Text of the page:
My dog was in the backyard when very suddenly he started barking madly. I went outside, called for him and saw him crawl out from under the shed.  Not a good sign.  I walked towards him and was punched in the face by skunk odor. A really bad sign.  I bent over, smelled my dogs head and for the first time in my life was overwhelmingly grateful for a head cold.  I don't even want to know how bad the smell would have been with out a stuffy nose. 

At this point I'm sure your thinking "tomato juice"  But believe it or not, that method doesn't work so well. How do I know this you ask?

Meet Butch, my pet skunk. I was his mamma for a few months and he was very sweet to me, but one day the dog jumped at him and the little guy didn't have very good aim so my arm became the victim instead of the dog. 

 Notice my "truck stop" shirt? I was pretty glamorous back then.

Knowing tomato juice doesn't work very well and that dog fur is different from human skin I headed to the Internet. Several websites said using baking soda and hydrogen peroxide was the best combo

De Skunk a Dog
You Will Need:
Plastic container
1 quart hydrogen peroxide
1/4 cup baking soda
2 tsp of liquid soap
disposable gloves to protect your hands from the smell
old clothes to wear in case the scent gets on you

Mix the peroxide, soda and soap then immediately apply it to DRY fur.  Skunk goo is oil based, so if you get your dog wet you will only succeed in making the dog more smelly. Rub the solution into your dogs fur until the fur is wet. Allow the solution to sit on your dog for 5 minutes.  Rinse your dog and repeat if necessary. 

I tied my dog to the back porch then I slathered the mixture all over him, focusing on his head.  He's 40lbs and this mixture was enough to cover everything but his belly.  As we were waiting the 5 minutes I realized that I was in the middle of a DIY and I grabbed my camera. 

The Verdict: there was still a slight smell on  him but by the time he was dry it was gone.  This was easy and effective and and it didn't seem to irritate my dogs skin at all.

 You think I would have been really annoyed at this, but actually I was grateful, grateful that it was the dog and not one of my kids that found the skunk. 

Sunday, July 14, 2013

Whiten Those Nails

About 2 months ago I spent half a day in the front yard working on the landscape. A majority of the work I did was digging up two dead bushes and replanting new ones.  By the time I was done my "I am woman, hear me roar" mantra had turned into "I am out of shape, hear me moan." Sean T would be disappointed in me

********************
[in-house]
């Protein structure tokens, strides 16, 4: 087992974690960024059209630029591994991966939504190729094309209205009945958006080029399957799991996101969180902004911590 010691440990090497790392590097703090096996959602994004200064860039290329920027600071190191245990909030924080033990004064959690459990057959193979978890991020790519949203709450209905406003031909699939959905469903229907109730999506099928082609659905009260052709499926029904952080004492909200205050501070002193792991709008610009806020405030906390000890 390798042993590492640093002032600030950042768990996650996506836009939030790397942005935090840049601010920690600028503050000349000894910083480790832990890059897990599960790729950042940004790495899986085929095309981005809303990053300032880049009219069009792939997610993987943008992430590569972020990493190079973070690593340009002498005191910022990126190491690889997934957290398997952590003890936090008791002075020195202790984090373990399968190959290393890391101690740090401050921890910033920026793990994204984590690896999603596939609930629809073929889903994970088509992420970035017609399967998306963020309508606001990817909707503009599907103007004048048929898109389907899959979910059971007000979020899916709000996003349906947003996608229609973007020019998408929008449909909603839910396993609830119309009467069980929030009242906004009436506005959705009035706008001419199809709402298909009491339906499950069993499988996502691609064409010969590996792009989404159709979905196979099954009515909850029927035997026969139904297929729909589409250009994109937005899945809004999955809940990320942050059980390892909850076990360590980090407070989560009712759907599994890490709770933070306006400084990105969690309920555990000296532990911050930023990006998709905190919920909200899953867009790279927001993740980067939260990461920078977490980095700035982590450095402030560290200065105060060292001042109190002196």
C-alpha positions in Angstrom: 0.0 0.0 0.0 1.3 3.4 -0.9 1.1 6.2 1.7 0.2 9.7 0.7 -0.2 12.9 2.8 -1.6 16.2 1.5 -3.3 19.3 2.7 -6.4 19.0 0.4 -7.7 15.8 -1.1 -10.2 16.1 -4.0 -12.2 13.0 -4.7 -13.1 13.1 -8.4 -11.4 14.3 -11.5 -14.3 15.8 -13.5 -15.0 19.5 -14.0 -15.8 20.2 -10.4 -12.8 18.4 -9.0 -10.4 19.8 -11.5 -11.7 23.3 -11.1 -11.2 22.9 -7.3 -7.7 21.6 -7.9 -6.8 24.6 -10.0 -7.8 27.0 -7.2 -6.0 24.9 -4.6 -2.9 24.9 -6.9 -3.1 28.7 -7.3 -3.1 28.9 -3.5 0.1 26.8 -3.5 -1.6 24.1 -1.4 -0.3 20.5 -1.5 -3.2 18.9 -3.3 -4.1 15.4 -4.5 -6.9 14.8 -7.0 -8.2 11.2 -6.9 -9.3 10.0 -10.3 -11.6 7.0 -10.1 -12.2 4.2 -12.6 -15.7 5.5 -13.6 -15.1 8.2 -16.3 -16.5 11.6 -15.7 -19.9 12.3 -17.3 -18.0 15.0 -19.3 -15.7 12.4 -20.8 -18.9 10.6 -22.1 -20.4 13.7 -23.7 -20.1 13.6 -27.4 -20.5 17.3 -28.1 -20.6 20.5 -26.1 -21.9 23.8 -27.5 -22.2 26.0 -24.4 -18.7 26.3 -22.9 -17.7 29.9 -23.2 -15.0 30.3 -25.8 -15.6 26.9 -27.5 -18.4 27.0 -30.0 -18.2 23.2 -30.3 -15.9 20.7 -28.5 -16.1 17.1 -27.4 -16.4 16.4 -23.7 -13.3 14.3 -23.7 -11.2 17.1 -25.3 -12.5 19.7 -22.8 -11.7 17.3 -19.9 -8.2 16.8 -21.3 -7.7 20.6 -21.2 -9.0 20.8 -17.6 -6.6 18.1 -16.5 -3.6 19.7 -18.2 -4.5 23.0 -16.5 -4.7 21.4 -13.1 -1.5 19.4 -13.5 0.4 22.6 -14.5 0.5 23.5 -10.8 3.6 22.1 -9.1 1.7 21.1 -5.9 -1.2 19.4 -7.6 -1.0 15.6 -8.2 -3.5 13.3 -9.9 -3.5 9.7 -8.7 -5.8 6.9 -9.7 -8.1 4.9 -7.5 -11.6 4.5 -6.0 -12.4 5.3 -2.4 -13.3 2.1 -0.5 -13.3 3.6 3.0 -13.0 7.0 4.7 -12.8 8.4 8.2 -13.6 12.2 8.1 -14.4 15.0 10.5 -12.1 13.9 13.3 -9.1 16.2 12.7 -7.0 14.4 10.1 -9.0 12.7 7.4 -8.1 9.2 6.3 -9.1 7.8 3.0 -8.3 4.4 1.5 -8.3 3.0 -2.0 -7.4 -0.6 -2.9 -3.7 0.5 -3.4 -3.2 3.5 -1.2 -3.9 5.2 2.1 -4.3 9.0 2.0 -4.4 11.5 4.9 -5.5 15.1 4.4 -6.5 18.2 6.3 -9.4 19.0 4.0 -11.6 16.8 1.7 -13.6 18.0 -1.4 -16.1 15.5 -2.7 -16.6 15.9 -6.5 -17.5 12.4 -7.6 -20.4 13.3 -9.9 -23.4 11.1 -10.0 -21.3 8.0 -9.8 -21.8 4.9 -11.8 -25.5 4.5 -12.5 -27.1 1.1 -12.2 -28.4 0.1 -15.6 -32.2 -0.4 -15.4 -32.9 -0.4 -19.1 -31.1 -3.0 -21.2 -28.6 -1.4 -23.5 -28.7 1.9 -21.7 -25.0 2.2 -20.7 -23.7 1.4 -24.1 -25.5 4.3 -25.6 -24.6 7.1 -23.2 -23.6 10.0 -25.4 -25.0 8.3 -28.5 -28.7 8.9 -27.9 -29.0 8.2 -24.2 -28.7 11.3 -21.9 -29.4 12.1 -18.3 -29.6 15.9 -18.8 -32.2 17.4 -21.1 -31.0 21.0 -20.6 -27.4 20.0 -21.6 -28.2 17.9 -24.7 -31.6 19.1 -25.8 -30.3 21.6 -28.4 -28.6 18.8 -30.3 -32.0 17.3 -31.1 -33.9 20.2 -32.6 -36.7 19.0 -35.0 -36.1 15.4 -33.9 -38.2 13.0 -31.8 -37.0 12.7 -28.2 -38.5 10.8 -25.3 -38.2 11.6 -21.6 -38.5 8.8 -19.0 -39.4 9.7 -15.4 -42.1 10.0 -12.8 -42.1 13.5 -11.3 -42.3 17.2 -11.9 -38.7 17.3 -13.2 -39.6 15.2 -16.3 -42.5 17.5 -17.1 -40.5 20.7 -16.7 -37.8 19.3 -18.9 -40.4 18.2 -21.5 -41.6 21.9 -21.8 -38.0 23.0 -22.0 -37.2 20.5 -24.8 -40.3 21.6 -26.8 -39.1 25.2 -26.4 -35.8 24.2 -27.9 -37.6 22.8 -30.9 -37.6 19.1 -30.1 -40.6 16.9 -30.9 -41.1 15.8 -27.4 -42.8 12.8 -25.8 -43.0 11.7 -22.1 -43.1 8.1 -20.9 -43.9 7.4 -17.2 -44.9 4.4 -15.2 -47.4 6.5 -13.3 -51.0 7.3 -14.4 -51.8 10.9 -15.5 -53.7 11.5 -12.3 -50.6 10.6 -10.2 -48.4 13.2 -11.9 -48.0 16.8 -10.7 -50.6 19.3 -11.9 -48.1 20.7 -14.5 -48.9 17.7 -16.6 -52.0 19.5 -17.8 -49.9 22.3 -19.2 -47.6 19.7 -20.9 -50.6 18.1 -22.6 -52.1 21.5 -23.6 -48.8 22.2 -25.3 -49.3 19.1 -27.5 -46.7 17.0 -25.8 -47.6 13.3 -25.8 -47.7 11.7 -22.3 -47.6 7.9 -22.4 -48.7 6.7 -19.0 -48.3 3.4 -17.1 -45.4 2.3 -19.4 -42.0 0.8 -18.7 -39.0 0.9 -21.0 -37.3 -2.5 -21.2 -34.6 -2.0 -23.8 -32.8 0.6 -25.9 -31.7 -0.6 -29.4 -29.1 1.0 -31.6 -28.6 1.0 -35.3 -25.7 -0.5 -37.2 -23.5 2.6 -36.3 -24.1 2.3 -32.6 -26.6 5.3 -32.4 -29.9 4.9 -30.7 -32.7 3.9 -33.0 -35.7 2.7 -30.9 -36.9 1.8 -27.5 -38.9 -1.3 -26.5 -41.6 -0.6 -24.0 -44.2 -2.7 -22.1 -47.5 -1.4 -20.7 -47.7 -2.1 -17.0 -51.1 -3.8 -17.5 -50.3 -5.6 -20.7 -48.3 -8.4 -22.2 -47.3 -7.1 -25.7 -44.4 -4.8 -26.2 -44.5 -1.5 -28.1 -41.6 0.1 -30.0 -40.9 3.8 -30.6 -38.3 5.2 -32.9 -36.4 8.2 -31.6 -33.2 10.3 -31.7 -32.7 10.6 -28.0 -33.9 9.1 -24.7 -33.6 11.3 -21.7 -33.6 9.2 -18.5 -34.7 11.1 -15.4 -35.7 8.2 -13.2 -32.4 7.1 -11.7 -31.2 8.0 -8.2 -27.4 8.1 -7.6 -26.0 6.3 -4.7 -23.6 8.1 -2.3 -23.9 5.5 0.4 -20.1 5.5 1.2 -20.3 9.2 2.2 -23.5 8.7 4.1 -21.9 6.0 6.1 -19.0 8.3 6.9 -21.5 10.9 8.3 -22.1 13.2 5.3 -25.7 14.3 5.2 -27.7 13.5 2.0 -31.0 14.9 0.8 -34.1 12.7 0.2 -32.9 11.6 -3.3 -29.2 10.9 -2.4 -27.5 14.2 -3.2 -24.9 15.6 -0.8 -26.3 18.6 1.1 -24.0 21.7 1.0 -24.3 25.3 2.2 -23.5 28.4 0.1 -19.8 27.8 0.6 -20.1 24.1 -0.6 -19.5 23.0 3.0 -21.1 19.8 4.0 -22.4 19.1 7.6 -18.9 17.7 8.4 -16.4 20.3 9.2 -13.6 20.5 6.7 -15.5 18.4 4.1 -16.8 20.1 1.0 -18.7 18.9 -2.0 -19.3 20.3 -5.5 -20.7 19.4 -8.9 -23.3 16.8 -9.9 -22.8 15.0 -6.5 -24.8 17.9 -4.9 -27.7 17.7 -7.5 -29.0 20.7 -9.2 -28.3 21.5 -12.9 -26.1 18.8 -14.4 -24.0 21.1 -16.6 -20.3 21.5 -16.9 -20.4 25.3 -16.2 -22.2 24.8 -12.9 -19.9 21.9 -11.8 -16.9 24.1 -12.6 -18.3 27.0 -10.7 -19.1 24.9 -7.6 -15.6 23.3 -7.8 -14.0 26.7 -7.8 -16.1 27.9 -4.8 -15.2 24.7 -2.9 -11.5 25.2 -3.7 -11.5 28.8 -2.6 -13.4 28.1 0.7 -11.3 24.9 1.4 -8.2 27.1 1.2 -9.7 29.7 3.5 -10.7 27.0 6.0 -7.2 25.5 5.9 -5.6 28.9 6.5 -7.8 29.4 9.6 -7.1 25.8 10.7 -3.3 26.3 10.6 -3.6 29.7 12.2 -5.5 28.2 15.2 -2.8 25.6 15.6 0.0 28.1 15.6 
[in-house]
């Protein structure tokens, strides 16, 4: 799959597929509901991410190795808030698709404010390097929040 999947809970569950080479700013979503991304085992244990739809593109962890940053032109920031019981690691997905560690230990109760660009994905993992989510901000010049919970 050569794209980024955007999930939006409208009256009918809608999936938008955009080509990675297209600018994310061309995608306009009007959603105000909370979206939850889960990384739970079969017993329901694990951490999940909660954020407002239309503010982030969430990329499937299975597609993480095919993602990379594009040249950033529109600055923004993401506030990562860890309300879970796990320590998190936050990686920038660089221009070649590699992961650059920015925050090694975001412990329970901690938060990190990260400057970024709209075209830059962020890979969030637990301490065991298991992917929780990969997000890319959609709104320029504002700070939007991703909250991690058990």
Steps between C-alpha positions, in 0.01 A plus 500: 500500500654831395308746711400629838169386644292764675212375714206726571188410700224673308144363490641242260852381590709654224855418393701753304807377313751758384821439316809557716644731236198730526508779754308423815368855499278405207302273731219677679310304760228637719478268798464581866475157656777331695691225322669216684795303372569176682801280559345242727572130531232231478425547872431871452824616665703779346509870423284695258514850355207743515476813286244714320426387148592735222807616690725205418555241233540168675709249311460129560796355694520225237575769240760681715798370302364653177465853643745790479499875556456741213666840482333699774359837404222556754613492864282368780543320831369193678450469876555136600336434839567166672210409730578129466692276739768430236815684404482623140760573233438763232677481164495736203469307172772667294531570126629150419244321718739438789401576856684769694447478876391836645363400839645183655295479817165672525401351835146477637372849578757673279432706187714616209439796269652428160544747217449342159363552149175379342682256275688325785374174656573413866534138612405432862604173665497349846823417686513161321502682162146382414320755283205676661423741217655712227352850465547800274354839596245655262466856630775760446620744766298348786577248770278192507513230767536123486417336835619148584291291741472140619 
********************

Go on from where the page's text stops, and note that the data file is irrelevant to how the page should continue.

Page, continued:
Even after I scrubbed off several layers of dirt and skin, my fingernails were still looking pretty gross.  Over the years I've heard of a few different ways to get your fingernails white so I chose two of those and tried them out.

Baking Soda and Hydrogen Peroxide Nail Whitener
You Will Need:
Baking soda
Hydrogen peroxide

Mix the two together until you have a thick paste.  Dip your nails into the mixture and let them soak for 10 minutes.  Rinse

 I put my left hand into the bowl and wiggled my fingers around until my nails were completely covered in the mixture.  Then I kicked back and enjoyed a frustrating game of Candy Crush

 The Verdict: It worked great.  My thumb was still a bit dark but I don't think the mixture had gotten to the inside of the nail.  The down side to this was the pain from all the fresh cuts and scratches I had from working in the yard.  The mixture found it's way to each tiny wound and was not sympathetic. 

Lemon Juice Nail Whitener
You Will Need:
Lemon juice

Place your fingers in a bowl.  Pour in enough lemon juice to cover your finger nails.  Soak them for 10 minutes then rinse. 

I got my right hand situated in the lemon juice then went back to Candy Crush, determined to finish the level I was stuck on. 

The Verdict: For some reason my right hand had no little cuts, so this soak was much more enjoyable, but it didn't work well.  The stains were lighter, but still pretty noticeable. 

The Overall Verdict: Three cheers for baking soda and hydrogen peroxide!!!

Wednesday, July 10, 2013

Cocoa Tanner

Recently a friend of mine sent me a Pin in Pinterest about using cocoa powder to tan your skin.  Intrigued, I clicked on the pin only to be taken to a picture that had no additional information ..... intrigue turned to doubt.